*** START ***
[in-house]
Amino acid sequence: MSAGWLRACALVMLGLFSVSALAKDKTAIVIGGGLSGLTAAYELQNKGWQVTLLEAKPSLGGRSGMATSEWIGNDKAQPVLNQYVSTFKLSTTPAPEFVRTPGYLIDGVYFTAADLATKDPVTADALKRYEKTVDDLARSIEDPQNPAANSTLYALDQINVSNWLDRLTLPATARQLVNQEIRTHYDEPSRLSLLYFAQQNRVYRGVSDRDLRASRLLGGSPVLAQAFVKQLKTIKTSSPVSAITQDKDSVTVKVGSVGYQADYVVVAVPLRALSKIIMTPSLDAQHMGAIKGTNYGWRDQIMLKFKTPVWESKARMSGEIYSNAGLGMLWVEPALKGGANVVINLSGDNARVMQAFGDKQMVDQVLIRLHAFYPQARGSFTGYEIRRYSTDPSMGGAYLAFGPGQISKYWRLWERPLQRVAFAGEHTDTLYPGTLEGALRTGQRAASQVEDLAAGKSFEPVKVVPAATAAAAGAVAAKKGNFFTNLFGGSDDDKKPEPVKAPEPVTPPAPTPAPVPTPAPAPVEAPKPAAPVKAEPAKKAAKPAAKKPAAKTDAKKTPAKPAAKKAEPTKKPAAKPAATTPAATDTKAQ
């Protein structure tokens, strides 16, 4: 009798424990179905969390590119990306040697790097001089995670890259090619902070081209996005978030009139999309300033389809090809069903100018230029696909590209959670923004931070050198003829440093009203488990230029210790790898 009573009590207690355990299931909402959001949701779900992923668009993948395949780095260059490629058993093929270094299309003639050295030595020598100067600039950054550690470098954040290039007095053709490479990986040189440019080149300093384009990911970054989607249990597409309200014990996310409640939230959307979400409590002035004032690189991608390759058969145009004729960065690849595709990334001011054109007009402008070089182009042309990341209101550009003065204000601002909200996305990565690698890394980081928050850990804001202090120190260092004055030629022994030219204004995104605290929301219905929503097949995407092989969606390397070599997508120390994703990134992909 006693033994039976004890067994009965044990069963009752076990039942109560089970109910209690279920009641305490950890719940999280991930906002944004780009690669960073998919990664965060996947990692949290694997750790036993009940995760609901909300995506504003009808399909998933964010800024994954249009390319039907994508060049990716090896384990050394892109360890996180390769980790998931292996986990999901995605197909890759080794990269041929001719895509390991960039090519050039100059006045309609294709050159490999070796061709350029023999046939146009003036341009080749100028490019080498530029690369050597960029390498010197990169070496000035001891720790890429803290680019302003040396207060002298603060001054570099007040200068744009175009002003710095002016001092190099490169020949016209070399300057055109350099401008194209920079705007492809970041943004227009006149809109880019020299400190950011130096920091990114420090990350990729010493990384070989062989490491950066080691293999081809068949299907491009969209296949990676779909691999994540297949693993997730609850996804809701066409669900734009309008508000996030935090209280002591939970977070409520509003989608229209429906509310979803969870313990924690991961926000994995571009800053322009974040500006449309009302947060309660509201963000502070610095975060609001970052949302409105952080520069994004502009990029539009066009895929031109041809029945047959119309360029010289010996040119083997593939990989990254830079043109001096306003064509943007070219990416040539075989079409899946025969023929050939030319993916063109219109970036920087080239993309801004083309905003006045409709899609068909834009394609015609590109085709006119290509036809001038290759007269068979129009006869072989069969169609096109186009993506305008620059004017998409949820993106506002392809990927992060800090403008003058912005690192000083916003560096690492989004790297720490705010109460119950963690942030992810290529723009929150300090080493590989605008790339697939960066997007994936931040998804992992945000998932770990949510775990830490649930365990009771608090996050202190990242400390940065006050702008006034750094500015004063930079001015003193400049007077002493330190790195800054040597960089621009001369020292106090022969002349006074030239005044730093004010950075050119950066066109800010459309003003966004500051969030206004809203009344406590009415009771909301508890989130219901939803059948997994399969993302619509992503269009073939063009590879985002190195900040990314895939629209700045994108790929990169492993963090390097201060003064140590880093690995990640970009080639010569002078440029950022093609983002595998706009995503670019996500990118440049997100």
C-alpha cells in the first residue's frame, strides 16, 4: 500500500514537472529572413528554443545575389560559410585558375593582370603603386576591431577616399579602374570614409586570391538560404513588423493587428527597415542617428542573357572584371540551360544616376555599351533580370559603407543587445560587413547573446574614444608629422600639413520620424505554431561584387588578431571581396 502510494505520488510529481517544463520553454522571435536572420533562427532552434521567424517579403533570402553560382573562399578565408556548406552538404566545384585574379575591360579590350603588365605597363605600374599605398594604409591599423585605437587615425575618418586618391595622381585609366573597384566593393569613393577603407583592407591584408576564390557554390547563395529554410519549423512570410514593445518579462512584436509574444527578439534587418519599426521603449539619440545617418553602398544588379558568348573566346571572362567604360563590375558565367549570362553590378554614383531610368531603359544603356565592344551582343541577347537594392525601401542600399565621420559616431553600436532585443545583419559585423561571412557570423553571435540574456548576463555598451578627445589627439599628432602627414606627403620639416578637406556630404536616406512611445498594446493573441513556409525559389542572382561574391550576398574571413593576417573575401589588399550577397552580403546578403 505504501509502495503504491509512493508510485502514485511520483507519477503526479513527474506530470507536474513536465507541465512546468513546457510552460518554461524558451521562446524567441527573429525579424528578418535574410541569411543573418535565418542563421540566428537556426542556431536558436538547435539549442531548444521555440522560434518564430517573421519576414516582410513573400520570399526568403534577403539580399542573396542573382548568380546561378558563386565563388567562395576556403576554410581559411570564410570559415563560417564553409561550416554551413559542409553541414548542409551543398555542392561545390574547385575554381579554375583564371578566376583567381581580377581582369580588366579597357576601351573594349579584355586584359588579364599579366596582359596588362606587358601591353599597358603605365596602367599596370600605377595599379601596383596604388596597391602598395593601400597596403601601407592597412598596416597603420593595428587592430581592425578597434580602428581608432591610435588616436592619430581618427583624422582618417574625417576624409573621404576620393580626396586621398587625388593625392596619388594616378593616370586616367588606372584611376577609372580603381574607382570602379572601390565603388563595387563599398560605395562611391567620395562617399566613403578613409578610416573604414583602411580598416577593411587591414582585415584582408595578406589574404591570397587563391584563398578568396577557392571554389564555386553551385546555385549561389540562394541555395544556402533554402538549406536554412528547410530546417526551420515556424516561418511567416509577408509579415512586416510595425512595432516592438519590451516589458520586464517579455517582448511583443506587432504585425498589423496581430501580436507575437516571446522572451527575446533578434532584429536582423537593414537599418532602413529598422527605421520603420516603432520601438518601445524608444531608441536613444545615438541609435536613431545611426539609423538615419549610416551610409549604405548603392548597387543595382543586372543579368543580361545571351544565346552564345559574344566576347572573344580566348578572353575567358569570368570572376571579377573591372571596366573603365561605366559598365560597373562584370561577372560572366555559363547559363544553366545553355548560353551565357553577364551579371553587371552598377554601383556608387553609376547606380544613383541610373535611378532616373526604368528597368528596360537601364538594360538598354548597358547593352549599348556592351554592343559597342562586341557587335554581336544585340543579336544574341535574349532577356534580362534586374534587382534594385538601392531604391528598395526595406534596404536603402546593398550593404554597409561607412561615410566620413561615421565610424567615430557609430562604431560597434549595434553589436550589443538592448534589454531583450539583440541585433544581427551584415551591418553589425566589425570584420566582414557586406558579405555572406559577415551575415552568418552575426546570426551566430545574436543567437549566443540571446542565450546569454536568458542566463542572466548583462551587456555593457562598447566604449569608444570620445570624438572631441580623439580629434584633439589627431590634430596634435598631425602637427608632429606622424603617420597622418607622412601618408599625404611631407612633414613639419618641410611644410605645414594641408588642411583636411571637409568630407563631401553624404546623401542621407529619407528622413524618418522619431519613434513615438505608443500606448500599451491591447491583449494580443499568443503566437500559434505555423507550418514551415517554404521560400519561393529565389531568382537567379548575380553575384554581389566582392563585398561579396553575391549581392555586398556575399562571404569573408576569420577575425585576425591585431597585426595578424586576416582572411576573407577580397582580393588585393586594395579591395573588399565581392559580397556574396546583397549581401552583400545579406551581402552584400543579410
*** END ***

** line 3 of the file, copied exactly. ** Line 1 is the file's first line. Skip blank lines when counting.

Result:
């Protein structure tokens, strides 16, 4: 009798424990179905969390590119990306040697790097001089995670890259090619902070081209996005978030009139999309300033389809090809069903100018230029696909590209959670923004931070050198003829440093009203488990230029210790790898 009573009590207690355990299931909402959001949701779900992923668009993948395949780095260059490629058993093929270094299309003639050295030595020598100067600039950054550690470098954040290039007095053709490479990986040189440019080149300093384009990911970054989607249990597409309200014990996310409640939230959307979400409590002035004032690189991608390759058969145009004729960065690849595709990334001011054109007009402008070089182009042309990341209101550009003065204000601002909200996305990565690698890394980081928050850990804001202090120190260092004055030629022994030219204004995104605290929301219905929503097949995407092989969606390397070599997508120390994703990134992909 006693033994039976004890067994009965044990069963009752076990039942109560089970109910209690279920009641305490950890719940999280991930906002944004780009690669960073998919990664965060996947990692949290694997750790036993009940995760609901909300995506504003009808399909998933964010800024994954249009390319039907994508060049990716090896384990050394892109360890996180390769980790998931292996986990999901995605197909890759080794990269041929001719895509390991960039090519050039100059006045309609294709050159490999070796061709350029023999046939146009003036341009080749100028490019080498530029690369050597960029390498010197990169070496000035001891720790890429803290680019302003040396207060002298603060001054570099007040200068744009175009002003710095002016001092190099490169020949016209070399300057055109350099401008194209920079705007492809970041943004227009006149809109880019020299400190950011130096920091990114420090990350990729010493990384070989062989490491950066080691293999081809068949299907491009969209296949990676779909691999994540297949693993997730609850996804809701066409669900734009309008508000996030935090209280002591939970977070409520509003989608229209429906509310979803969870313990924690991961926000994995571009800053322009974040500006449309009302947060309660509201963000502070610095975060609001970052949302409105952080520069994004502009990029539009066009895929031109041809029945047959119309360029010289010996040119083997593939990989990254830079043109001096306003064509943007070219990416040539075989079409899946025969023929050939030319993916063109219109970036920087080239993309801004083309905003006045409709899609068909834009394609015609590109085709006119290509036809001038290759007269068979129009006869072989069969169609096109186009993506305008620059004017998409949820993106506002392809990927992060800090403008003058912005690192000083916003560096690492989004790297720490705010109460119950963690942030992810290529723009929150300090080493590989605008790339697939960066997007994936931040998804992992945000998932770990949510775990830490649930365990009771608090996050202190990242400390940065006050702008006034750094500015004063930079001015003193400049007077002493330190790195800054040597960089621009001369020292106090022969002349006074030239005044730093004010950075050119950066066109800010459309003003966004500051969030206004809203009344406590009415009771909301508890989130219901939803059948997994399969993302619509992503269009073939063009590879985002190195900040990314895939629209700045994108790929990169492993963090390097201060003064140590880093690995990640970009080639010569002078440029950022093609983002595998706009995503670019996500990118440049997100």